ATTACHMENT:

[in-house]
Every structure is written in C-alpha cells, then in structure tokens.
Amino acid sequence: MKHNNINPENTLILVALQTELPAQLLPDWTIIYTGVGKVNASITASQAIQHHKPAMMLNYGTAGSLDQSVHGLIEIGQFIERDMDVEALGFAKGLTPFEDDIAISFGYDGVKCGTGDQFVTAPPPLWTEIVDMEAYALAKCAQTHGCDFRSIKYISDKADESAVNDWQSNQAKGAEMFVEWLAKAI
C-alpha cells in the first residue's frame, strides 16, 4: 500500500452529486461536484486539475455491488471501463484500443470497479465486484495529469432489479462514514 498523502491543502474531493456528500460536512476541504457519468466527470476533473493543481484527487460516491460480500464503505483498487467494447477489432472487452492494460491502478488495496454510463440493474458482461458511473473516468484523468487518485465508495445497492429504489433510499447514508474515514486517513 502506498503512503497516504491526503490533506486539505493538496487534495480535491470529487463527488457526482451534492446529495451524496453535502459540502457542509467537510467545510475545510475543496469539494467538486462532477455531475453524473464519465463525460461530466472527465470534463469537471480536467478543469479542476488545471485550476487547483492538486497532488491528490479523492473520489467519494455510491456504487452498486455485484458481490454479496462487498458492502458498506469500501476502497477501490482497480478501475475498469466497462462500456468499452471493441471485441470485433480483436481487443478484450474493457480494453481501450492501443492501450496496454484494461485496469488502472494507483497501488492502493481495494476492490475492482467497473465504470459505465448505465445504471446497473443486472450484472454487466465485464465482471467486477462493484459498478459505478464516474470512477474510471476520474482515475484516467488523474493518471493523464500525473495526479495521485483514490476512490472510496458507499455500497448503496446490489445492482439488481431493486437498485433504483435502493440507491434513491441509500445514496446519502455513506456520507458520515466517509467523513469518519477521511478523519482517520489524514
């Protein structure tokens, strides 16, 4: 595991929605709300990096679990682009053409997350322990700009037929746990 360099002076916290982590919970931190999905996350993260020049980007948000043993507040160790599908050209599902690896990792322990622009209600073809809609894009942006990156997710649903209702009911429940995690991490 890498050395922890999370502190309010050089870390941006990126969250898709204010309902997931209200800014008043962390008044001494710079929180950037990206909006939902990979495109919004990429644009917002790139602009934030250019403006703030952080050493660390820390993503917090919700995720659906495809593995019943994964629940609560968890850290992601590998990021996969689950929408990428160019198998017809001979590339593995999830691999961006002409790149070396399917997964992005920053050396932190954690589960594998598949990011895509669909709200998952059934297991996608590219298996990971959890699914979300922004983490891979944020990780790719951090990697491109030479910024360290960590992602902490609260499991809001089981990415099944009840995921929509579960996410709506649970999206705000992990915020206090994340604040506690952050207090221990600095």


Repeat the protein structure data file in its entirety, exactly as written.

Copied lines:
[in-house]
Every structure is written in C-alpha cells, then in structure tokens.
Amino acid sequence: MKHNNINPENTLILVALQTELPAQLLPDWTIIYTGVGKVNASITASQAIQHHKPAMMLNYGTAGSLDQSVHGLIEIGQFIERDMDVEALGFAKGLTPFEDDIAISFGYDGVKCGTGDQFVTAPPPLWTEIVDMEAYALAKCAQTHGCDFRSIKYISDKADESAVNDWQSNQAKGAEMFVEWLAKAI
C-alpha cells in the first residue's frame, strides 16, 4: 500500500452529486461536484486539475455491488471501463484500443470497479465486484495529469432489479462514514 498523502491543502474531493456528500460536512476541504457519468466527470476533473493543481484527487460516491460480500464503505483498487467494447477489432472487452492494460491502478488495496454510463440493474458482461458511473473516468484523468487518485465508495445497492429504489433510499447514508474515514486517513 502506498503512503497516504491526503490533506486539505493538496487534495480535491470529487463527488457526482451534492446529495451524496453535502459540502457542509467537510467545510475545510475543496469539494467538486462532477455531475453524473464519465463525460461530466472527465470534463469537471480536467478543469479542476488545471485550476487547483492538486497532488491528490479523492473520489467519494455510491456504487452498486455485484458481490454479496462487498458492502458498506469500501476502497477501490482497480478501475475498469466497462462500456468499452471493441471485441470485433480483436481487443478484450474493457480494453481501450492501443492501450496496454484494461485496469488502472494507483497501488492502493481495494476492490475492482467497473465504470459505465448505465445504471446497473443486472450484472454487466465485464465482471467486477462493484459498478459505478464516474470512477474510471476520474482515475484516467488523474493518471493523464500525473495526479495521485483514490476512490472510496458507499455500497448503496446490489445492482439488481431493486437498485433504483435502493440507491434513491441509500445514496446519502455513506456520507458520515466517509467523513469518519477521511478523519482517520489524514
């Protein structure tokens, strides 16, 4: 595991929605709300990096679990682009053409997350322990700009037929746990 360099002076916290982590919970931190999905996350993260020049980007948000043993507040160790599908050209599902690896990792322990622009209600073809809609894009942006990156997710649903209702009911429940995690991490 890498050395922890999370502190309010050089870390941006990126969250898709204010309902997931209200800014008043962390008044001494710079929180950037990206909006939902990979495109919004990429644009917002790139602009934030250019403006703030952080050493660390820390993503917090919700995720659906495809593995019943994964629940609560968890850290992601590998990021996969689950929408990428160019198998017809001979590339593995999830691999961006002409790149070396399917997964992005920053050396932190954690589960594998598949990011895509669909709200998952059934297991996608590219298996990971959890699914979300922004983490891979944020990780790719951090990697491109030479910024360290960590992602902490609260499991809001089981990415099944009840995921929509579960996410709506649970999206705000992990915020206090994340604040506690952050207090221990600095």